A one-third cut in the budget and a ban on new recruitment resulting in a staff shortage in the capital’s public hospitals have had an adverse affect on primary healthcare services in rural areas which were already in deplorable condition.
Recently, the Pakistan Institute of Medical Sciences (Pims) and Polyclinic Hospital have withdrawn 26 of its medical staff from the 25-bed integrated rural health centre (RHC), Bhara Kahu. Pims has also stoped supplying medicines to the RHC due to which over 450 patients who visit its out-patient department daily are suffering.
According to documents available with The Express Tribune, 42 staffers including a medical officer, general surgeon, nurses, laboratory technicians, ward boy and dresser were appointed at the RHC out of which 29 were from Pims, seven from Polyclinic Hospital and six security guards from civil defence. Polyclinic Hospital has withdrawn all of its staff and Pims has called back 19 staffers, according to the documents.
“We are facing an acute shortage of staff due to the ban imposed on fresh hiring by the government, so we decided to call back our staff from the RHC,” said Dr Sharif Astori, spokesman at Polyclinic Hospital.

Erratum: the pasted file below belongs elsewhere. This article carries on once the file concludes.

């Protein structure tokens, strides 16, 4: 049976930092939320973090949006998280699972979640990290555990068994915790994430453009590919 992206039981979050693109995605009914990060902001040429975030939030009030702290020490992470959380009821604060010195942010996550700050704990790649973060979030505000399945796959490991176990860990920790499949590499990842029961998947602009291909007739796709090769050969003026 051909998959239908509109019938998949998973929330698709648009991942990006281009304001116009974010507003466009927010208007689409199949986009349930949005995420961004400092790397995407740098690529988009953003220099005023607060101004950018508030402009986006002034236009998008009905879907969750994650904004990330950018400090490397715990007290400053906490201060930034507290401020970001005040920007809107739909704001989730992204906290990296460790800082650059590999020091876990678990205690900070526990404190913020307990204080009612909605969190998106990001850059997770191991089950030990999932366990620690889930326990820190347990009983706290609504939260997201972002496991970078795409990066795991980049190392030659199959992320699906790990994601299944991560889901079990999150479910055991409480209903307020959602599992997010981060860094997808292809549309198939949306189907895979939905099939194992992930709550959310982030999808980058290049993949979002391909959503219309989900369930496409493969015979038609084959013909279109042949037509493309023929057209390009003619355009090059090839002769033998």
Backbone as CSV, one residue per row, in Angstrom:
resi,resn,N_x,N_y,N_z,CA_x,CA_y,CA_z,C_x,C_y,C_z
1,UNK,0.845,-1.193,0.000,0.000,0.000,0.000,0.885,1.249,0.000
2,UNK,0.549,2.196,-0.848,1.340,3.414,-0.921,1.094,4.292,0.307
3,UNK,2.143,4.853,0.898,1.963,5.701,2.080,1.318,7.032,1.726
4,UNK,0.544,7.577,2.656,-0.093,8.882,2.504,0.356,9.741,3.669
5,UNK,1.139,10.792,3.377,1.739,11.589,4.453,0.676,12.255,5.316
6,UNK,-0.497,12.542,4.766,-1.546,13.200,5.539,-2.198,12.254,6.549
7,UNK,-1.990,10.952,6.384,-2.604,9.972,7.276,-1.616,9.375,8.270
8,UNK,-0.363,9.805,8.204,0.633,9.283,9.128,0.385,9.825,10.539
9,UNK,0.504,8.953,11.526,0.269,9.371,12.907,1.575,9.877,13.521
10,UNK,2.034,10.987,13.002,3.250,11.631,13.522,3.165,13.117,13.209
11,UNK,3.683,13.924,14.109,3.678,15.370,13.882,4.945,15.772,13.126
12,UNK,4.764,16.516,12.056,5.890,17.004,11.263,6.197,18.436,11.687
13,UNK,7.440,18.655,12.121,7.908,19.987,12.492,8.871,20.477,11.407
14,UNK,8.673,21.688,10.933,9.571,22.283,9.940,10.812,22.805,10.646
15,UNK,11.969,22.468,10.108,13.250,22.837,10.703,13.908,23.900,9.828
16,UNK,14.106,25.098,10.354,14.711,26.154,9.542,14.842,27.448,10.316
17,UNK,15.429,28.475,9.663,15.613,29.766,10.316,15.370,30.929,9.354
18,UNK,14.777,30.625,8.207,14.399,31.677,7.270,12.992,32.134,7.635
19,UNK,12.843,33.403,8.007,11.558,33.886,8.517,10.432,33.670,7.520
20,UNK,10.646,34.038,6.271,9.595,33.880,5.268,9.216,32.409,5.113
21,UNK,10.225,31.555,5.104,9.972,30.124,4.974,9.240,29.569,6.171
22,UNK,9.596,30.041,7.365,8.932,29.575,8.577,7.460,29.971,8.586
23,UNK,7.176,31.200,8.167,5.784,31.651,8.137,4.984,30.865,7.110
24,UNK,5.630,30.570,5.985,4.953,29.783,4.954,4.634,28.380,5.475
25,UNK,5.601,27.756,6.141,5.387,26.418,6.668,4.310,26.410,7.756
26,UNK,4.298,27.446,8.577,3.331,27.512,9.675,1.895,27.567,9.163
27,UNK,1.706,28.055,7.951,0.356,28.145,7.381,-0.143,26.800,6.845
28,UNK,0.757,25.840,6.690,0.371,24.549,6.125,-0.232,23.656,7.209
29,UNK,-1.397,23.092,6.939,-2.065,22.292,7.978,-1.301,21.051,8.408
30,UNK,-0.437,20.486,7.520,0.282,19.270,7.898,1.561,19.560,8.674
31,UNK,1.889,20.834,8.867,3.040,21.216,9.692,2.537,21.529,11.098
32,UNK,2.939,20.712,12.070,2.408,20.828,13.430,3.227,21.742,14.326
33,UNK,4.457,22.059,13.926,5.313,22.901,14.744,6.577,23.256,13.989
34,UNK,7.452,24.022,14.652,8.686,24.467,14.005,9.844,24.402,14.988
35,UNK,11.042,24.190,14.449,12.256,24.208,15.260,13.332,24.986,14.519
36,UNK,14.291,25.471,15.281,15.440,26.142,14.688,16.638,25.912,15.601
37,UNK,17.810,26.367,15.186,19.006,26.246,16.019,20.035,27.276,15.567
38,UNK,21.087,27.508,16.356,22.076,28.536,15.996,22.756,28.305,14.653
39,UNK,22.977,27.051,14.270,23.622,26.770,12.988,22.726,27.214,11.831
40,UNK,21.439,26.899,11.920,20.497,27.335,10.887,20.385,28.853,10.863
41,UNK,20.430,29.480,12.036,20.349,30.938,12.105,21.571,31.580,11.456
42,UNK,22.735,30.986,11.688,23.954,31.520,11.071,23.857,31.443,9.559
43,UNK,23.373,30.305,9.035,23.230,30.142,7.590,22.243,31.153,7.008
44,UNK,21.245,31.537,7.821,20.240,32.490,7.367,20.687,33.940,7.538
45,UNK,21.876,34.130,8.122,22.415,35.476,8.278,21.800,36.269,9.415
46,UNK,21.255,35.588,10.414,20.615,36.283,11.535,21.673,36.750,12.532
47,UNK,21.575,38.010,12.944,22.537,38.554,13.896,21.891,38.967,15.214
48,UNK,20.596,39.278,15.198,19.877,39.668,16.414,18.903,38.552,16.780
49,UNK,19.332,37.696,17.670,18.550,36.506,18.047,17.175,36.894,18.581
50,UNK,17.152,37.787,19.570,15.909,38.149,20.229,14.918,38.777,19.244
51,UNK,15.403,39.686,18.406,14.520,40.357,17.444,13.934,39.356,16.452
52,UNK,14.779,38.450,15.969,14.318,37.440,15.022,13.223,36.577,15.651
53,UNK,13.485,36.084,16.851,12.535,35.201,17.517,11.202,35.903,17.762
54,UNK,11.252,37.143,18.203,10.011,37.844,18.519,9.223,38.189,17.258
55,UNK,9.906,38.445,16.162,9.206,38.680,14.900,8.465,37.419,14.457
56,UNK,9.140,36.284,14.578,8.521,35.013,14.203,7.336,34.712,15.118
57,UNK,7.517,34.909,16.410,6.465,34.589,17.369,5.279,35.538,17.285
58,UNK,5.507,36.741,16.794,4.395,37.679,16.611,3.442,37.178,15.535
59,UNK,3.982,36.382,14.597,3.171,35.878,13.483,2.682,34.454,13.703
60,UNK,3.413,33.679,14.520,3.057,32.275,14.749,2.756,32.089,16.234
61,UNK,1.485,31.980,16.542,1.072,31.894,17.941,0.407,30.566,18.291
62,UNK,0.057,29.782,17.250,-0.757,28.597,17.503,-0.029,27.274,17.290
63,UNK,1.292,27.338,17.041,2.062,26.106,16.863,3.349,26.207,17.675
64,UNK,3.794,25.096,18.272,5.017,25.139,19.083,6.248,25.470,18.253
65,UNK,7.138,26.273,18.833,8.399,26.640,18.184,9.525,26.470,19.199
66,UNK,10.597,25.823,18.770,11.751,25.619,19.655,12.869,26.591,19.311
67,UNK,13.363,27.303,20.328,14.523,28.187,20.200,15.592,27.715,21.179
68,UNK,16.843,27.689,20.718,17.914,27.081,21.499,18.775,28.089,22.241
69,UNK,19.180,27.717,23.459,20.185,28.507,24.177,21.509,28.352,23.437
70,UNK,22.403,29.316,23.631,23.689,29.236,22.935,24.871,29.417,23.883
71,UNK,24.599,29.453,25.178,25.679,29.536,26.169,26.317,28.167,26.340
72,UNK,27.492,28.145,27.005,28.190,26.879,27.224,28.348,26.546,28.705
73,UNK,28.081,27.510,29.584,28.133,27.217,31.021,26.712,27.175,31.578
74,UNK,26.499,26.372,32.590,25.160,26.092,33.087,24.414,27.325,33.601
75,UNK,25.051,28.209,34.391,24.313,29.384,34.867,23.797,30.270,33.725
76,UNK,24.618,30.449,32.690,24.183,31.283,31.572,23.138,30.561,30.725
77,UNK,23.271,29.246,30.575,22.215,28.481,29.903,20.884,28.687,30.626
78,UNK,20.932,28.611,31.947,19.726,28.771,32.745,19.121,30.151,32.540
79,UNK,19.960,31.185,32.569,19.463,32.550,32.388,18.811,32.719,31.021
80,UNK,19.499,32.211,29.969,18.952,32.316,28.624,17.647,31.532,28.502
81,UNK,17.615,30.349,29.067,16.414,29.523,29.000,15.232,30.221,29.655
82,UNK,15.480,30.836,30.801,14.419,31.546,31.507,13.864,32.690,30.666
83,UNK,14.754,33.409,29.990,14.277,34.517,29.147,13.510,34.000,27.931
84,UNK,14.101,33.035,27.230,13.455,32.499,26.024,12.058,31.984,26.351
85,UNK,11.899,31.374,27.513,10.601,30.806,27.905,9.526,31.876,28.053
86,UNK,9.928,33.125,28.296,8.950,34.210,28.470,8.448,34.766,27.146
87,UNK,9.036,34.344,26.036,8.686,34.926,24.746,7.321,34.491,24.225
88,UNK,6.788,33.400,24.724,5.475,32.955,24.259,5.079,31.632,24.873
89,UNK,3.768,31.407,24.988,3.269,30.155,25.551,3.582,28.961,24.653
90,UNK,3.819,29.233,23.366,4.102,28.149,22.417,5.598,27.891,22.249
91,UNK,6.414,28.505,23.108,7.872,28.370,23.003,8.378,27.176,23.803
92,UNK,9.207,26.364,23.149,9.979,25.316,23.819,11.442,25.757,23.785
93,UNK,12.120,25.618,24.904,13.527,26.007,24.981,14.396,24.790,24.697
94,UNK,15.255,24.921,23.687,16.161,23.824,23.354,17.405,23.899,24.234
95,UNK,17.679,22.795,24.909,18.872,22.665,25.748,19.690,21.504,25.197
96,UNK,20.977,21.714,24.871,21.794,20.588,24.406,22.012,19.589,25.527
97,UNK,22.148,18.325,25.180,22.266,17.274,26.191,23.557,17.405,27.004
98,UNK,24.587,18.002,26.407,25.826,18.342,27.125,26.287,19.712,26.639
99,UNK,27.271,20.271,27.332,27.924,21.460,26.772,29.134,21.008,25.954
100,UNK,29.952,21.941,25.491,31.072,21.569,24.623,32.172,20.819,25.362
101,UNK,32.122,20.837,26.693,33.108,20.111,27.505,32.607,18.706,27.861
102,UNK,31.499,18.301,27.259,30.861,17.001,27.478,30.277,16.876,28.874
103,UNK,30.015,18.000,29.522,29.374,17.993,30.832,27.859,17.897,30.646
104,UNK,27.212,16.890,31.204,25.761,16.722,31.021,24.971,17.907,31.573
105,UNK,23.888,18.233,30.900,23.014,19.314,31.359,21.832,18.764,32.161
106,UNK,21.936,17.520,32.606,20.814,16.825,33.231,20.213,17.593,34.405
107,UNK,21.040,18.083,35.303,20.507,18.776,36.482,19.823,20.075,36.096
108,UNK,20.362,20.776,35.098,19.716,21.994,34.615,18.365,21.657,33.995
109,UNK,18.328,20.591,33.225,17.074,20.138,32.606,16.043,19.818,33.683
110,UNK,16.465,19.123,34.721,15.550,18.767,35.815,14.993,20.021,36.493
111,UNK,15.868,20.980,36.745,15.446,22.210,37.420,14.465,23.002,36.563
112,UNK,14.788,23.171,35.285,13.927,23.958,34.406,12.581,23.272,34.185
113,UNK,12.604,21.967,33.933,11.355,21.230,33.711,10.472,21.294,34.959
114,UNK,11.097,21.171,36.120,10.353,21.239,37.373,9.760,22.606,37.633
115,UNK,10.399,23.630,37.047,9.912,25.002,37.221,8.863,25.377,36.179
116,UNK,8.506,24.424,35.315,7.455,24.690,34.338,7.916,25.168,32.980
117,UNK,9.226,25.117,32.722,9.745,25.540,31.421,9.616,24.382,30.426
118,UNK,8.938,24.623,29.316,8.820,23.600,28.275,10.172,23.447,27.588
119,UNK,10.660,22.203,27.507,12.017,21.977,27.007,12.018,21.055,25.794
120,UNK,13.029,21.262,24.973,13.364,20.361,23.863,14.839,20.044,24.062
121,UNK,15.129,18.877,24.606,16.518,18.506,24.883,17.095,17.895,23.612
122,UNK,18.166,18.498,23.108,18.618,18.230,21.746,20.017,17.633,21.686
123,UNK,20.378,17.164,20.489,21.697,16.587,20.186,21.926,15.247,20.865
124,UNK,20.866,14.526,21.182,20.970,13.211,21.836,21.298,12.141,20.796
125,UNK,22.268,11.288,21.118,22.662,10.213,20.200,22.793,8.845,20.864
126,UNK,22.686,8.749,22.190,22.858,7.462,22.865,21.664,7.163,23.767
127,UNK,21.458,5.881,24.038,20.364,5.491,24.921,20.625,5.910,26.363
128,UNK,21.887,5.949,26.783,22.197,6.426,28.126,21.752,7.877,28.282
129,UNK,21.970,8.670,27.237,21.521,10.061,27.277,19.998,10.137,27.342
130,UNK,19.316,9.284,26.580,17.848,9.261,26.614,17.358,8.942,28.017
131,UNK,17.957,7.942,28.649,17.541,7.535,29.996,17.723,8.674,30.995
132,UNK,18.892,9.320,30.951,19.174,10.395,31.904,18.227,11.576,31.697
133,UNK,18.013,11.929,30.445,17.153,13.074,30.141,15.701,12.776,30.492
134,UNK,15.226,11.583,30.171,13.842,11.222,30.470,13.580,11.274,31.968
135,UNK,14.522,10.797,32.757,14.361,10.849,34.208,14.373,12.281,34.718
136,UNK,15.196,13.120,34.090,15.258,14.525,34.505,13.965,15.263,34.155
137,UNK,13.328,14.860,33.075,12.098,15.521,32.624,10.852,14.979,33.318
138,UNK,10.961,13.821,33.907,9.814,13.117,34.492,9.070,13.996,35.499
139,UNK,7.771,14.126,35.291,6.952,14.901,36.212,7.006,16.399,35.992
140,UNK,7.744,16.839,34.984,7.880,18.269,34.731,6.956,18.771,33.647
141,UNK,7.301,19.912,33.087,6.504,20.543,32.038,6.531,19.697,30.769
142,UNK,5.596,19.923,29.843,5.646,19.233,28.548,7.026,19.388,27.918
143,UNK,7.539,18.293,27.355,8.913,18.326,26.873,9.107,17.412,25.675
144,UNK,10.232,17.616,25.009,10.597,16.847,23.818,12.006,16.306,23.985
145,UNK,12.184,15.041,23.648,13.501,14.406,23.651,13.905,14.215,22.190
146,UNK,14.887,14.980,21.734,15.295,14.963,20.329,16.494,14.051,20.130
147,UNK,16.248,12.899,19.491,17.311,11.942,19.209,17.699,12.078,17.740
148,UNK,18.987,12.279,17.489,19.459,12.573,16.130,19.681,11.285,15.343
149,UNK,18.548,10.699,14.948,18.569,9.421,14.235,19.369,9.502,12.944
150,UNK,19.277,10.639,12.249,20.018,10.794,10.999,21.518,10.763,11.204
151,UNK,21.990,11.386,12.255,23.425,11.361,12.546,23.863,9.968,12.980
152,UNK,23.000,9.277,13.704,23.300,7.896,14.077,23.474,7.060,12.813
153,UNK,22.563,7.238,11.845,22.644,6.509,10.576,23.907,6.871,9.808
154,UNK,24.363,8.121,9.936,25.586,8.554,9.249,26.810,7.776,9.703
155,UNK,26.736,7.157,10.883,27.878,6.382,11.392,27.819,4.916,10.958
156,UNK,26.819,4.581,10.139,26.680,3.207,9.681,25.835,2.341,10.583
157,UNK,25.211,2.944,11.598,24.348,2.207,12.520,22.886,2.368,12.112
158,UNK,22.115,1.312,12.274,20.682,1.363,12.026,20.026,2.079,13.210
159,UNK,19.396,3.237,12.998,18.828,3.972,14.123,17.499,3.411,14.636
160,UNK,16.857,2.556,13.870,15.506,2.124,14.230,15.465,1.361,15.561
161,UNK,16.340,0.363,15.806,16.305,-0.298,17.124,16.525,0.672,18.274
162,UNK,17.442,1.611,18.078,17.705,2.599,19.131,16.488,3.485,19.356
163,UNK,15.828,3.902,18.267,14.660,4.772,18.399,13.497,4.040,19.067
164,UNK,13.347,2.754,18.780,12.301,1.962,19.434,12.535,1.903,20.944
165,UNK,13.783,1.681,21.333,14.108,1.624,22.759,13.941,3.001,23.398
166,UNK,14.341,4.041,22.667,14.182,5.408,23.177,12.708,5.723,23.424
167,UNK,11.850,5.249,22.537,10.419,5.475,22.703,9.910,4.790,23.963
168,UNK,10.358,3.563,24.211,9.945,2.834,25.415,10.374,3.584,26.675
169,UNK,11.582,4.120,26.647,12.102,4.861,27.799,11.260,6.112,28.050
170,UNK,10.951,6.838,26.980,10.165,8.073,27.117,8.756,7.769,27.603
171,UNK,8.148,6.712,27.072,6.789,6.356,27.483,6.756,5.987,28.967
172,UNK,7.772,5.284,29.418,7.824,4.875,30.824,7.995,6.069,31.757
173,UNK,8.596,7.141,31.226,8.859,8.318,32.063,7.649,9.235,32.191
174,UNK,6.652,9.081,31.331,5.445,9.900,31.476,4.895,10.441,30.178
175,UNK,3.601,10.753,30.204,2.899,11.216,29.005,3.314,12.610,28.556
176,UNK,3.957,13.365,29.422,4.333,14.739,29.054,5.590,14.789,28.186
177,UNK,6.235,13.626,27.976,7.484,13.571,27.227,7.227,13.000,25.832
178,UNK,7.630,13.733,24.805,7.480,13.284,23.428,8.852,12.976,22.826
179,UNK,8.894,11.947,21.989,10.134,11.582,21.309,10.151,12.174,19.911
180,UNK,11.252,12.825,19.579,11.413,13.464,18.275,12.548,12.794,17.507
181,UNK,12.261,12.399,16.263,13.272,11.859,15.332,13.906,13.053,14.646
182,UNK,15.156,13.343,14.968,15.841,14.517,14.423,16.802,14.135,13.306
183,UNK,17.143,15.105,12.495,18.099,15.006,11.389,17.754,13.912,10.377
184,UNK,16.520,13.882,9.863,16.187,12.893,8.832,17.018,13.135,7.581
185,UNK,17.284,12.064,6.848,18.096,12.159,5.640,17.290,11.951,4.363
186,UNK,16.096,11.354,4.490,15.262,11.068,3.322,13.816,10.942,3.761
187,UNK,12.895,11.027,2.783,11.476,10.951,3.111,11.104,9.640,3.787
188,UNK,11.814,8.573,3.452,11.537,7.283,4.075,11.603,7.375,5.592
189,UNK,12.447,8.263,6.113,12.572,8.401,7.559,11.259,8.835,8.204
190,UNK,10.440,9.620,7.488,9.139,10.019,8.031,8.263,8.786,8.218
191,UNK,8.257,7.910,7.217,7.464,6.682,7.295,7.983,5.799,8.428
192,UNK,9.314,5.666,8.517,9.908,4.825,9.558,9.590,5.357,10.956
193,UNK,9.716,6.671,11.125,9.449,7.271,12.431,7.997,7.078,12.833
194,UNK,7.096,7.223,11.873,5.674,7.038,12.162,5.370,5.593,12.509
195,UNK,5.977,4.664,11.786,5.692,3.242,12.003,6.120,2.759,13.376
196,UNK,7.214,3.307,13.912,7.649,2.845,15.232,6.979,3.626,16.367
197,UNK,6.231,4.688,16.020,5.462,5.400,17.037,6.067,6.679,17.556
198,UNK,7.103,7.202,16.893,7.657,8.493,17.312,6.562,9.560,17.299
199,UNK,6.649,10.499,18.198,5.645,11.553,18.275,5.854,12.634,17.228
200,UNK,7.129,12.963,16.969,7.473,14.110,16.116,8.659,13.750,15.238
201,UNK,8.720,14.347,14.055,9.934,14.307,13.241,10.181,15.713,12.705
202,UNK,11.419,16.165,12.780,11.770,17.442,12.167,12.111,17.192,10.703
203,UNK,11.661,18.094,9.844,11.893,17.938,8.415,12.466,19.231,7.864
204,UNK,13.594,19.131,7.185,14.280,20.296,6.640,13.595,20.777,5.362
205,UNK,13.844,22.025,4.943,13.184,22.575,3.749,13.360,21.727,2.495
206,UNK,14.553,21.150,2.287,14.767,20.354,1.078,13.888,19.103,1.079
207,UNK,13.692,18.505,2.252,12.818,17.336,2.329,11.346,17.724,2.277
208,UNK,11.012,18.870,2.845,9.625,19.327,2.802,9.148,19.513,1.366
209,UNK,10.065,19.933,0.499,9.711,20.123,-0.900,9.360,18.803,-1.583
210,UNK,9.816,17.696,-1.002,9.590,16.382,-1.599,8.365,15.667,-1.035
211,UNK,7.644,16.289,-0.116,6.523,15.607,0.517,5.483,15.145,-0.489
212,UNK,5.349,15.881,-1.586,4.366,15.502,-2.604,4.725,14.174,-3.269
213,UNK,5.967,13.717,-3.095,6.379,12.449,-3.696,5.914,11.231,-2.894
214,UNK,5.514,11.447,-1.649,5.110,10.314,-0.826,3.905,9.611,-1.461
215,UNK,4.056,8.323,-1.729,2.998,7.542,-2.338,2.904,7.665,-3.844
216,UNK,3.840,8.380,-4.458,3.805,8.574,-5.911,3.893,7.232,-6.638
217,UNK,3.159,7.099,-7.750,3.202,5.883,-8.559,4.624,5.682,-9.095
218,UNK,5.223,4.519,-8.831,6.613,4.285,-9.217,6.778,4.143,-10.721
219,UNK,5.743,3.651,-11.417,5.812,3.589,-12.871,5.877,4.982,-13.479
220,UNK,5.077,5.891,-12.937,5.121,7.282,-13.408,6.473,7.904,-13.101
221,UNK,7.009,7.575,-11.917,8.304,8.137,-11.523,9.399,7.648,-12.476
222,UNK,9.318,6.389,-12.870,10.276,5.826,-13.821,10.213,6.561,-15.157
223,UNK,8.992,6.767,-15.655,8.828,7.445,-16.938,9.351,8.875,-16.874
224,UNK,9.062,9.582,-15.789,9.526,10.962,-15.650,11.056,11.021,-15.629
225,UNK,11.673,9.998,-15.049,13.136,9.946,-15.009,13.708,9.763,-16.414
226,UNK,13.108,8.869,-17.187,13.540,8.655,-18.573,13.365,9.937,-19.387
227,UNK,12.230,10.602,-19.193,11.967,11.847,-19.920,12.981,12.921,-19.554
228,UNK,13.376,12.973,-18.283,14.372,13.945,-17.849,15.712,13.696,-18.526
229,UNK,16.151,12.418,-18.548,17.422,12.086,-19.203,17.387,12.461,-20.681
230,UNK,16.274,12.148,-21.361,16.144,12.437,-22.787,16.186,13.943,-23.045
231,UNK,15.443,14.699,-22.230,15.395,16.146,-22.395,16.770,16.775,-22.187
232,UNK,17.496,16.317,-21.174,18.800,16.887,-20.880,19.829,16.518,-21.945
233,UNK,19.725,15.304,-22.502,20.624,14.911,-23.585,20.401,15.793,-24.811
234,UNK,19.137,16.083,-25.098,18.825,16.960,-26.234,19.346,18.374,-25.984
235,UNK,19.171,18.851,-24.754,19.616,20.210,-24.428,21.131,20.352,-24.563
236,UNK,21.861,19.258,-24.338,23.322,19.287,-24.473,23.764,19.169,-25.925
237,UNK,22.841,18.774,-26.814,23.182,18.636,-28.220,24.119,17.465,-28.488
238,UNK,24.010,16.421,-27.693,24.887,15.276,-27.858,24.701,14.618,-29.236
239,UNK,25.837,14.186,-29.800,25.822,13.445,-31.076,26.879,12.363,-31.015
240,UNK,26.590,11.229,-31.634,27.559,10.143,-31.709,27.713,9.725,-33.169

Acting chief of Pims, Prof. Mehmood Jamal said he was not aware of the issue as he had recently taken charge. On discontinuing the supply of medicines to the RHC, he said the hospital was already facing a financial crunch due to the recent 30% cut in the budget and facing difficulty in meeting its own demand for medicine.
The health centre was upgraded to provide basic health facilities to the rural population in surrounding areas up to Murree and Azad Jammu and Kashmir. The ICT had claimed the RHC was a mini hospital and planned to upgrade all health centres.
The RHC which was inaugurated in April 2011 by former premier Yousuf Raza Gilani was a matter of pride for both the former government and the Islamabad Capital Territory (ICT) administration. Gillani had also announced Rs10 million for upgraduation of the health centre.
A staff member at the health centre requesting anonymity asked, “When there is no doctor and no medicine, who will come here for treatment?” Despite the newly-elected government’s tall claims of improving health services it is depriving them of the right to access basic healthcare facilities, he said.
Sobia Khan, a resident of Bhara Kahu who came to the RHC said this was the third time she had come to get medicine but was refused. “This health centre was a blessing for people who cannot afford to travel to Pims or Polyclinic but now the government has snatched this facility from us.”
The Express Tribune tried to contact Islamabad Deputy Commissioner Amir Ali Ahmed, but he was unavailable for comments.
Published in The Express Tribune, July 20th, 2013.